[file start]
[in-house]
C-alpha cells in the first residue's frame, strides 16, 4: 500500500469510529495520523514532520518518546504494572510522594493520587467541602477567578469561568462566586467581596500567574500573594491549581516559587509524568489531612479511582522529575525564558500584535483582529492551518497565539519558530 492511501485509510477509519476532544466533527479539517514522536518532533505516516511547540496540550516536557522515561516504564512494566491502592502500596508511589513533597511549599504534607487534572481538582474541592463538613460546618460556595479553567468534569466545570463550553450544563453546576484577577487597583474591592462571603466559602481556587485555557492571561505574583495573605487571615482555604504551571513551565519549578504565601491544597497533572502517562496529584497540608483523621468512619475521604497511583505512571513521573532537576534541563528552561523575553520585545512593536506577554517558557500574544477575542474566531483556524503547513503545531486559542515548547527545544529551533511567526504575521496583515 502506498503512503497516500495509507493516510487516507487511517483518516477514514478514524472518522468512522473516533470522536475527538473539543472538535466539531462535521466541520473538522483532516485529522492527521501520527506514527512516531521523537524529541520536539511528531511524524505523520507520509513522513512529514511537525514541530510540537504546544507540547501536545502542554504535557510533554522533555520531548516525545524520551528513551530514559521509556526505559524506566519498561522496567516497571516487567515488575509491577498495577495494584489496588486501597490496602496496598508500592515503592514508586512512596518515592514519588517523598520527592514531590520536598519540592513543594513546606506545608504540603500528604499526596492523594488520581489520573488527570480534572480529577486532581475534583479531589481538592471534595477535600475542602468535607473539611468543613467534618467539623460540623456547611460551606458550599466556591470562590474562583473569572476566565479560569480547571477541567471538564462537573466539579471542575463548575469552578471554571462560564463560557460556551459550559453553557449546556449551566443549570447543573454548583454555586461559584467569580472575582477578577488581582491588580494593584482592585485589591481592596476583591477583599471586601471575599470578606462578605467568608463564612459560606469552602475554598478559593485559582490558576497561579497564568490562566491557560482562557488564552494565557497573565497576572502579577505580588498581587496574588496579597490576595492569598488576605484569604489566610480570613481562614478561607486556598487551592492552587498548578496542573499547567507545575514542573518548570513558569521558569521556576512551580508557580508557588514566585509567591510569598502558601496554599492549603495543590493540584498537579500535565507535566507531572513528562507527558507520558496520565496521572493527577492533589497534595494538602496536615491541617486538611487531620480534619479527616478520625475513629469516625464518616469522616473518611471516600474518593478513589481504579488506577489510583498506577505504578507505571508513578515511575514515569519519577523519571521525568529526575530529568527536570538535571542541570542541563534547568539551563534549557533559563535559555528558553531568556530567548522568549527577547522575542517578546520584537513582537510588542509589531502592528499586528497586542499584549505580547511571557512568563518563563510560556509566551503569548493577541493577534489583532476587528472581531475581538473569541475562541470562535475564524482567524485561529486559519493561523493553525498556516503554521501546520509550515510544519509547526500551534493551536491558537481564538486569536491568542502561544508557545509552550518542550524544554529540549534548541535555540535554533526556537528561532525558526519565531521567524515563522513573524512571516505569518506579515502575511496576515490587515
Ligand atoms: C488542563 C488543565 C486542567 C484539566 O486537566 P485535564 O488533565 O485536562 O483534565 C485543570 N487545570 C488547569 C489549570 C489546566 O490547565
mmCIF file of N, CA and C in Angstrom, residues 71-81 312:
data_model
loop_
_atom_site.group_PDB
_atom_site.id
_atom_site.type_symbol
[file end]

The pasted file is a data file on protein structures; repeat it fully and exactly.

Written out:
[in-house]
C-alpha cells in the first residue's frame, strides 16, 4: 500500500469510529495520523514532520518518546504494572510522594493520587467541602477567578469561568462566586467581596500567574500573594491549581516559587509524568489531612479511582522529575525564558500584535483582529492551518497565539519558530 492511501485509510477509519476532544466533527479539517514522536518532533505516516511547540496540550516536557522515561516504564512494566491502592502500596508511589513533597511549599504534607487534572481538582474541592463538613460546618460556595479553567468534569466545570463550553450544563453546576484577577487597583474591592462571603466559602481556587485555557492571561505574583495573605487571615482555604504551571513551565519549578504565601491544597497533572502517562496529584497540608483523621468512619475521604497511583505512571513521573532537576534541563528552561523575553520585545512593536506577554517558557500574544477575542474566531483556524503547513503545531486559542515548547527545544529551533511567526504575521496583515 502506498503512503497516500495509507493516510487516507487511517483518516477514514478514524472518522468512522473516533470522536475527538473539543472538535466539531462535521466541520473538522483532516485529522492527521501520527506514527512516531521523537524529541520536539511528531511524524505523520507520509513522513512529514511537525514541530510540537504546544507540547501536545502542554504535557510533554522533555520531548516525545524520551528513551530514559521509556526505559524506566519498561522496567516497571516487567515488575509491577498495577495494584489496588486501597490496602496496598508500592515503592514508586512512596518515592514519588517523598520527592514531590520536598519540592513543594513546606506545608504540603500528604499526596492523594488520581489520573488527570480534572480529577486532581475534583479531589481538592471534595477535600475542602468535607473539611468543613467534618467539623460540623456547611460551606458550599466556591470562590474562583473569572476566565479560569480547571477541567471538564462537573466539579471542575463548575469552578471554571462560564463560557460556551459550559453553557449546556449551566443549570447543573454548583454555586461559584467569580472575582477578577488581582491588580494593584482592585485589591481592596476583591477583599471586601471575599470578606462578605467568608463564612459560606469552602475554598478559593485559582490558576497561579497564568490562566491557560482562557488564552494565557497573565497576572502579577505580588498581587496574588496579597490576595492569598488576605484569604489566610480570613481562614478561607486556598487551592492552587498548578496542573499547567507545575514542573518548570513558569521558569521556576512551580508557580508557588514566585509567591510569598502558601496554599492549603495543590493540584498537579500535565507535566507531572513528562507527558507520558496520565496521572493527577492533589497534595494538602496536615491541617486538611487531620480534619479527616478520625475513629469516625464518616469522616473518611471516600474518593478513589481504579488506577489510583498506577505504578507505571508513578515511575514515569519519577523519571521525568529526575530529568527536570538535571542541570542541563534547568539551563534549557533559563535559555528558553531568556530567548522568549527577547522575542517578546520584537513582537510588542509589531502592528499586528497586542499584549505580547511571557512568563518563563510560556509566551503569548493577541493577534489583532476587528472581531475581538473569541475562541470562535475564524482567524485561529486559519493561523493553525498556516503554521501546520509550515510544519509547526500551534493551536491558537481564538486569536491568542502561544508557545509552550518542550524544554529540549534548541535555540535554533526556537528561532525558526519565531521567524515563522513573524512571516505569518506579515502575511496576515490587515
Ligand atoms: C488542563 C488543565 C486542567 C484539566 O486537566 P485535564 O488533565 O485536562 O483534565 C485543570 N487545570 C488547569 C489549570 C489546566 O490547565
mmCIF file of N, CA and C in Angstrom, residues 71-81 312:
data_model
loop_
_atom_site.group_PDB
_atom_site.id
_atom_site.type_symbol